By Wendy Smith
When John Archibald won the Pulitzer Prize for his Birmingham News columns in 2018, the citation read, “For lyrical and courageous commentary that is rooted in Alabama but has a national resonance in scrutinizing corrupt politicians, championing the rights of women and calling out hypocrisy.” Archibald dismisses this assessment in his questioning and questing book “Shaking the Gates of Hell,” a fascinating blend of family memoir and moral reckoning. “I’m a coward,” Archibald writes. “My pulpit is a pen. It is meant to provoke and to question, but it does not depend on tithes and diplomacy and butts in pews.”
He’s drawing a contrast with his father, a White Methodist minister whose silence from the pulpit during the civil rights struggles’ most violent years troubles his son as he looks back from the vantage point of middle age. “I believe Dad feared losing his congregation,” Archibald writes, “that it was better to have subtle influence than outright rejection.” Methodist ministers who spoke openly about racial justice were sent to tiny churches in remote towns, while his father rose steadily through assignments in northern Alabama to a desirable post in Decatur. There he began to preach more about civil rights — quiet sermons, careful not to alienate parishioners who considered themselves good Christians while ignoring or even condoning the police terror unleashed on African Americans who dared to claim their legal rights.
That seemed too little, too late to Archibald at age 50, when shortly after his father’s death he reread the Rev. Martin Luther King Jr.’s measured but damning words in “Letter from a Birmingham Jail”: “I felt that the white ministers, priests and rabbis of the South would be among our strongest allies,” King wrote in 1963 (the year Archibald was born). Instead “too many . . . have been more cautious than courageous and have remained silent.”
Anyone tempted to conclude smugly that hesitancy to make waves or make enemies is a thing of the past — or just of the South — will swiftly be corrected by Archibald: “You can see it today, as then, when protesters demonstrate against police shootings or economic injustice or governmental neglect,” he comments. “The well-heeled moderate calls for order, and peace, and caution . . . the silence persists.”
The Rev. Archibald kept John in Decatur public schools after their court-ordered integration in 1970 and signed up his son for an integrated Cub Scout pack. “Your dad was on the right side,” a Black minister from Decatur tells Archibald, arguing that educating Southern whites was as important as activism on the front lines. Archibald isn’t necessarily convinced. “My parents hammered into their children that all people — all people — were entitled to the love and respect and the justice we took for granted,” he writes. “They were people of goodwill. . . . What if that’s not enough?” His book is an attempt to answer that question.
At first it seems odd that Archibald’s musings about his father’s silence should be intertwined with a loving, often very funny memoir of growing up as the youngest of four in a clan that prized adventurousness and outdoor activity — so much so that “somebody almost died on every one of our camping trips.” But these stories spotlight the contradiction between the Rev. Archibald’s caution about publicly supporting civil rights and the lesson he privately imparted to his children: “Life’s great memories were the ones with the greatest risk.” Archibald’s personal recollections vividly demonstrate the conflicts experienced by people rooted in traditional values during a period of rapid social change, when a liberal interpretation of those values offends their conservative community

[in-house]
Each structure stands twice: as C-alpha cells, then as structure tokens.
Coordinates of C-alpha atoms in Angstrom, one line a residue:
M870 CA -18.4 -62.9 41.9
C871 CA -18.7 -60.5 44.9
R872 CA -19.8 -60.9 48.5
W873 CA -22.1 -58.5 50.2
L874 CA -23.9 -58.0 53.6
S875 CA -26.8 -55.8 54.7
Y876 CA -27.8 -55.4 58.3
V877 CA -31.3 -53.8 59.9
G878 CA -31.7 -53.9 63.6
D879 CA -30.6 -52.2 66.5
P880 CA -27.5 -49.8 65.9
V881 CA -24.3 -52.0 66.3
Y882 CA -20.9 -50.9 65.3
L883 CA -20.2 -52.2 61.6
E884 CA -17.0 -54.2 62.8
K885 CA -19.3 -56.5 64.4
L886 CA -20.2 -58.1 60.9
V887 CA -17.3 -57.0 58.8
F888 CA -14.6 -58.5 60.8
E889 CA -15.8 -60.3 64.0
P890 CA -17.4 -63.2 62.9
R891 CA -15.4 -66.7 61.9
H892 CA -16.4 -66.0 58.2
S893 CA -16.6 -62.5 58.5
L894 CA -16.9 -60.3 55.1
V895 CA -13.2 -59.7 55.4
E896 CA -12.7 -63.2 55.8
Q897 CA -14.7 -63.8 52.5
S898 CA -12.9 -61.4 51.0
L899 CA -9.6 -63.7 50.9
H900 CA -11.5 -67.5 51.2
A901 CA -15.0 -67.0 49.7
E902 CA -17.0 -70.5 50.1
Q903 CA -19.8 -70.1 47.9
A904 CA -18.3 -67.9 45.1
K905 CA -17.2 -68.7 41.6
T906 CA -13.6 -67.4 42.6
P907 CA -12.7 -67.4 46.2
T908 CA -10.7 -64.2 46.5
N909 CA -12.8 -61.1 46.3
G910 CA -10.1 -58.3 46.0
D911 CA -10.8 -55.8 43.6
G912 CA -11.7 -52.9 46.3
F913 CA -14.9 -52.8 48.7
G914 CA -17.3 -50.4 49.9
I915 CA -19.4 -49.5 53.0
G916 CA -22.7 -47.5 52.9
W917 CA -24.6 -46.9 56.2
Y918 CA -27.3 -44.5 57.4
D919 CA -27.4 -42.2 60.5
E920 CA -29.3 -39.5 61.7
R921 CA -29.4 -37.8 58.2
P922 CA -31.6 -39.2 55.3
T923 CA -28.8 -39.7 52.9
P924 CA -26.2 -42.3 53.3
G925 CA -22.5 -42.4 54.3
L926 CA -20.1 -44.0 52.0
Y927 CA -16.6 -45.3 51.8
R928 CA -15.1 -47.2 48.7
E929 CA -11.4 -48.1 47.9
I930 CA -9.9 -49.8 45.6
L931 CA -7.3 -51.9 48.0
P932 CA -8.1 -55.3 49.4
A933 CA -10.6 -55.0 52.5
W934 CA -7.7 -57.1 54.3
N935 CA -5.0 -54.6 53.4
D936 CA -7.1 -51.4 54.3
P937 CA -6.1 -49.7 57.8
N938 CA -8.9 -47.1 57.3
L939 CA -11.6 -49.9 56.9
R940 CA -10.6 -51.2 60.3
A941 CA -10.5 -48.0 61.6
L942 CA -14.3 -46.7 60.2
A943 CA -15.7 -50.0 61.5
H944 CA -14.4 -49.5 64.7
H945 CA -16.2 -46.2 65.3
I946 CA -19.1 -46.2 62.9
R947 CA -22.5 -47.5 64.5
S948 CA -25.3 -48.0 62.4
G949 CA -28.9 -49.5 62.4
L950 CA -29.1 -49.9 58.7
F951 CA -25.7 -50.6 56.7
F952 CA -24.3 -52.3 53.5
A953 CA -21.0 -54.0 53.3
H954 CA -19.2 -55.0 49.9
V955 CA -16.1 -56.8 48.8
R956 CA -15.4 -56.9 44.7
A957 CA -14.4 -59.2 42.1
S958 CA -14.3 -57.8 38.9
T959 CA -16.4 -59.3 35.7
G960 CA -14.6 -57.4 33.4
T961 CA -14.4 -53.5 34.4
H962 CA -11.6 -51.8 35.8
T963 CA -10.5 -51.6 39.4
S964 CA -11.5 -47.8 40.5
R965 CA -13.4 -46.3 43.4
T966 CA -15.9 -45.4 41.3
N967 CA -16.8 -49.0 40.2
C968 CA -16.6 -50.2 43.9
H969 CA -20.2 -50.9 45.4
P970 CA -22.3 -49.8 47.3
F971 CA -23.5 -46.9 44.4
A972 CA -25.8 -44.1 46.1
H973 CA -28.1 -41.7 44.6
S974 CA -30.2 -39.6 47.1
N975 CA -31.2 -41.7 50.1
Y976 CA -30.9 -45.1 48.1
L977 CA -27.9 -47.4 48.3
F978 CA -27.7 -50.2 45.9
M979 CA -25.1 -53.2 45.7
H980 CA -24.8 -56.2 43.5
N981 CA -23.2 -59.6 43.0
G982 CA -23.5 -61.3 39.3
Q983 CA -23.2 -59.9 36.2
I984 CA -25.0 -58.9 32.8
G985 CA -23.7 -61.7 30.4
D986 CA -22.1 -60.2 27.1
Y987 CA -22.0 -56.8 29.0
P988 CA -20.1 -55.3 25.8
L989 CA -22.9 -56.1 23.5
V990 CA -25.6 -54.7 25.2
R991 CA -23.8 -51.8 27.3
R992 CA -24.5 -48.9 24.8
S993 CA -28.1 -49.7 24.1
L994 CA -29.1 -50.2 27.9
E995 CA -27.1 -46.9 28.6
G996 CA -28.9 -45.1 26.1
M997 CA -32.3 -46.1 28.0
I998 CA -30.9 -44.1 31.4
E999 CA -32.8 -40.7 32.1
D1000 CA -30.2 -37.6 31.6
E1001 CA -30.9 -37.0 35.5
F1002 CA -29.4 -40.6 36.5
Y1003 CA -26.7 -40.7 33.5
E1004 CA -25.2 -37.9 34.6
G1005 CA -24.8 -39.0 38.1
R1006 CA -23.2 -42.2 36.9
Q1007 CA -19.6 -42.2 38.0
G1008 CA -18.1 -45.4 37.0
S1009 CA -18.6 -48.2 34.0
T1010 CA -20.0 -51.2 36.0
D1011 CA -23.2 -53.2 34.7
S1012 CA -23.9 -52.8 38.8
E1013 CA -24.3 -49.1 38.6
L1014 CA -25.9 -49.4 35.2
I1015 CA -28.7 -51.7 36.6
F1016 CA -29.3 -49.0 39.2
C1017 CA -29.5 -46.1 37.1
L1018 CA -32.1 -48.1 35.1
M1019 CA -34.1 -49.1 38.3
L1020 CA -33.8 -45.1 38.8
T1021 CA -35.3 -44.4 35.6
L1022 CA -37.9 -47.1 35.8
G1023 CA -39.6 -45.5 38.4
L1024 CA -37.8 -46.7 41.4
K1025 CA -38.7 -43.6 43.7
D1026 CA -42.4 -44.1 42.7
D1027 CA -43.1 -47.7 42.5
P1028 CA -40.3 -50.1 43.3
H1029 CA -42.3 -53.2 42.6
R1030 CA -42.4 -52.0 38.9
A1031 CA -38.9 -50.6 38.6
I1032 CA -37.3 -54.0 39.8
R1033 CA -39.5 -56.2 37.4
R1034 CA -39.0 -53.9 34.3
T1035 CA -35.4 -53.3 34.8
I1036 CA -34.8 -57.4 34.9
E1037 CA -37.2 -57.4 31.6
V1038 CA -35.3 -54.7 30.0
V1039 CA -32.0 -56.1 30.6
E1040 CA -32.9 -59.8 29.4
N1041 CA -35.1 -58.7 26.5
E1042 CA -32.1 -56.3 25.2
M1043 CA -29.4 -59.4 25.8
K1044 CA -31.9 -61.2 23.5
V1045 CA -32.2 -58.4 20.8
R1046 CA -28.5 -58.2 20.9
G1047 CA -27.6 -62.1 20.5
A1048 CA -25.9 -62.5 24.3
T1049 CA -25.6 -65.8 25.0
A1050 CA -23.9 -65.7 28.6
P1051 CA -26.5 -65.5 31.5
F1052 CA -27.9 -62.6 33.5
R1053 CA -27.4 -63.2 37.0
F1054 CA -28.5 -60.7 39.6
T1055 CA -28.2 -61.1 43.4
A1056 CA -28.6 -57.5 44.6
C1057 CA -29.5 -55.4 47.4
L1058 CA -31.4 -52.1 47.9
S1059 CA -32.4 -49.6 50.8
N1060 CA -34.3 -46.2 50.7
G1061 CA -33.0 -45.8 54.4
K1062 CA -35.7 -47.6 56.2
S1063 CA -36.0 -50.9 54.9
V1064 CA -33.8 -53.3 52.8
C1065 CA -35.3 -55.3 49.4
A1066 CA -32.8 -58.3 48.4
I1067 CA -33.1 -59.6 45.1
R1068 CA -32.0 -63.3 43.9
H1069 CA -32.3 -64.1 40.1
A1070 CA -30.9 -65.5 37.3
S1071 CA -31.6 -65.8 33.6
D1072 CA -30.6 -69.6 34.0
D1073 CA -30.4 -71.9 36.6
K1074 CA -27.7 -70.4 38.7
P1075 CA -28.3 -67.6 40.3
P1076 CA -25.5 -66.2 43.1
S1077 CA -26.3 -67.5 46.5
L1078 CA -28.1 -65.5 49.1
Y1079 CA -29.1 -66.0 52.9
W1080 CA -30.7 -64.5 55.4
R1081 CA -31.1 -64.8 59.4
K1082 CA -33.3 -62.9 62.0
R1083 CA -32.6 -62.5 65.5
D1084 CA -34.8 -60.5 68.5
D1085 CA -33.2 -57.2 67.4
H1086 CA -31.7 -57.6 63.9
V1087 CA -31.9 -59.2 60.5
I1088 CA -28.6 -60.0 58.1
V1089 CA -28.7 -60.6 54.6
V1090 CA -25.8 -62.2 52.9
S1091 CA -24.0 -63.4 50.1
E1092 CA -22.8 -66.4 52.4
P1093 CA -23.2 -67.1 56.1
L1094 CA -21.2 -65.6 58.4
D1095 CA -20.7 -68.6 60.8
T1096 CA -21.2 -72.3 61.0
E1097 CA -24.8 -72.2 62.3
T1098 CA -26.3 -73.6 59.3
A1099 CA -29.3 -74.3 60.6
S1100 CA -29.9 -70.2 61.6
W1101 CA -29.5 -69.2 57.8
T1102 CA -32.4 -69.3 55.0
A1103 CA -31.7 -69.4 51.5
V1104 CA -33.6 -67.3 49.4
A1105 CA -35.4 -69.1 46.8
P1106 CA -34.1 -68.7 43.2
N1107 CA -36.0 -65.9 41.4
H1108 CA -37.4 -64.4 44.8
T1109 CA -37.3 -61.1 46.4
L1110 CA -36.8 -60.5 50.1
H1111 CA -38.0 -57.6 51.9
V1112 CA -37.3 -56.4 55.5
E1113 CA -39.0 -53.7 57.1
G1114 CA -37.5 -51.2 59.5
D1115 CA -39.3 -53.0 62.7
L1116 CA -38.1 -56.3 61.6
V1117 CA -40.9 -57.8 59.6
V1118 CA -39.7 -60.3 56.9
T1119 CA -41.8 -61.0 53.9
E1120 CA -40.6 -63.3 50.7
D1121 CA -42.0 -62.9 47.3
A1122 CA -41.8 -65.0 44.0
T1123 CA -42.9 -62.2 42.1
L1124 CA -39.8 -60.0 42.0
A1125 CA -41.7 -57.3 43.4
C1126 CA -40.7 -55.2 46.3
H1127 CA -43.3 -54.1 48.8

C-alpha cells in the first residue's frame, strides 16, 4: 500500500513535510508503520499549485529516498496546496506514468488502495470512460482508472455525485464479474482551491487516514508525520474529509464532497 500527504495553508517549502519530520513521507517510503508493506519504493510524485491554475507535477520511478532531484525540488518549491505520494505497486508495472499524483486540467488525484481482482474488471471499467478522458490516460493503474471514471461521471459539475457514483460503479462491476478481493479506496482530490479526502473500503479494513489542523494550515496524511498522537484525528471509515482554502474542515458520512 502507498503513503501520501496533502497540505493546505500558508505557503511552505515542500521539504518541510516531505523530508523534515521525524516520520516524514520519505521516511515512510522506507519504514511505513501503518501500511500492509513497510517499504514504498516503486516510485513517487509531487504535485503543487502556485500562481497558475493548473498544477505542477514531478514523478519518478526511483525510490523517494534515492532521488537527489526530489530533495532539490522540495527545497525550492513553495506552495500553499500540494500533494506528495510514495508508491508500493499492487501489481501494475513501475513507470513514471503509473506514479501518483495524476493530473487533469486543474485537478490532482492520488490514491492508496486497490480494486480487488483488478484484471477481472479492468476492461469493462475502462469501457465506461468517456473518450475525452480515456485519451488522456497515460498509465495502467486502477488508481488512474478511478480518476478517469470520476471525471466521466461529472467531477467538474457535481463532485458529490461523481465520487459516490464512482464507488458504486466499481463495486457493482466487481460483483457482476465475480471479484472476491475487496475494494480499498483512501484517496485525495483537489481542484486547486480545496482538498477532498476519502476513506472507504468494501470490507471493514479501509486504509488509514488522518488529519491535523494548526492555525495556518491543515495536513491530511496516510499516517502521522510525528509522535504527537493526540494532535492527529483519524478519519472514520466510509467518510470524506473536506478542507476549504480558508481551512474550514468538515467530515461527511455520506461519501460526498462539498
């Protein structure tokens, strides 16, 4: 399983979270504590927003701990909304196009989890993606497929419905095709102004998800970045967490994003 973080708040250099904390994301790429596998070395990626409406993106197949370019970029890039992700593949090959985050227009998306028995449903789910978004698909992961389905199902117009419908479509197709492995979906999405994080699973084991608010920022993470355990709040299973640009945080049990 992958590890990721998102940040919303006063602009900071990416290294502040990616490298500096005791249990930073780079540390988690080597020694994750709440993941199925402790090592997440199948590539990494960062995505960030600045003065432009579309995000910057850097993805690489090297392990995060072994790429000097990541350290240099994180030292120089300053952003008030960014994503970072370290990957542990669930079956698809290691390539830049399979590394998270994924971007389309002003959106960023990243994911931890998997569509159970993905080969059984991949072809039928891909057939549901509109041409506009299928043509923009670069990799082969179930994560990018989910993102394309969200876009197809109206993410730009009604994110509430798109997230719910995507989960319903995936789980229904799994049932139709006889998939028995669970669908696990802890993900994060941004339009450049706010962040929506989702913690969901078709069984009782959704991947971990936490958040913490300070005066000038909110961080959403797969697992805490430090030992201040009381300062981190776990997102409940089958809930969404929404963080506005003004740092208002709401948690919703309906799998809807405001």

This was particularly evident after Archibald’s eldest brother Murray came out in the 1970s. (The man he brought home, who became his husband in 2013, was an Eagle Scout and a fraternity member who played college football.) His parents embraced Murray without reservations, but his father’s sermons were confined to parables about the prodigal son and unconditional love. Archibald admits that he was no more forthcoming about his gay brother when he went to college: “I just never found reason to talk about it . . . that’s the way silence works, I guess. You find good reasons, fine reasons, perfectly reasonable reasons to say nothing at all, to stand for the way things are.”
Archibald’s point is not to beat up ourselves or the people we love over the failures of the past, but to learn from them and do better. Not long before he died, the Rev. Archibald told his youngest son he was proud that he had written about racial injustice in his newspaper columns. “I tell myself it is his blessing to say the things he was never quite comfortable enough to say,” Archibald writes. “I am forgiving of my father. At least he saw all as his neighbors, and helped them as he could. I am less forgiving of the church.”
Archibald left the Methodist Church in 2019 after it strengthened its ban on same-sex marriage and gay clergy, bitterly comparing the language used by “traditionalists” with that used in the 1950s to justify keeping the church segregated. Murray remained, choosing their father’s path of working for change from within. Neither decision was easy. Archibald’s honest account of one family’s uneasy journey through the civil rights and gay rights revolutions makes it clear that there are no easy decisions — or answers — when grappling with issues of faith and social justice.
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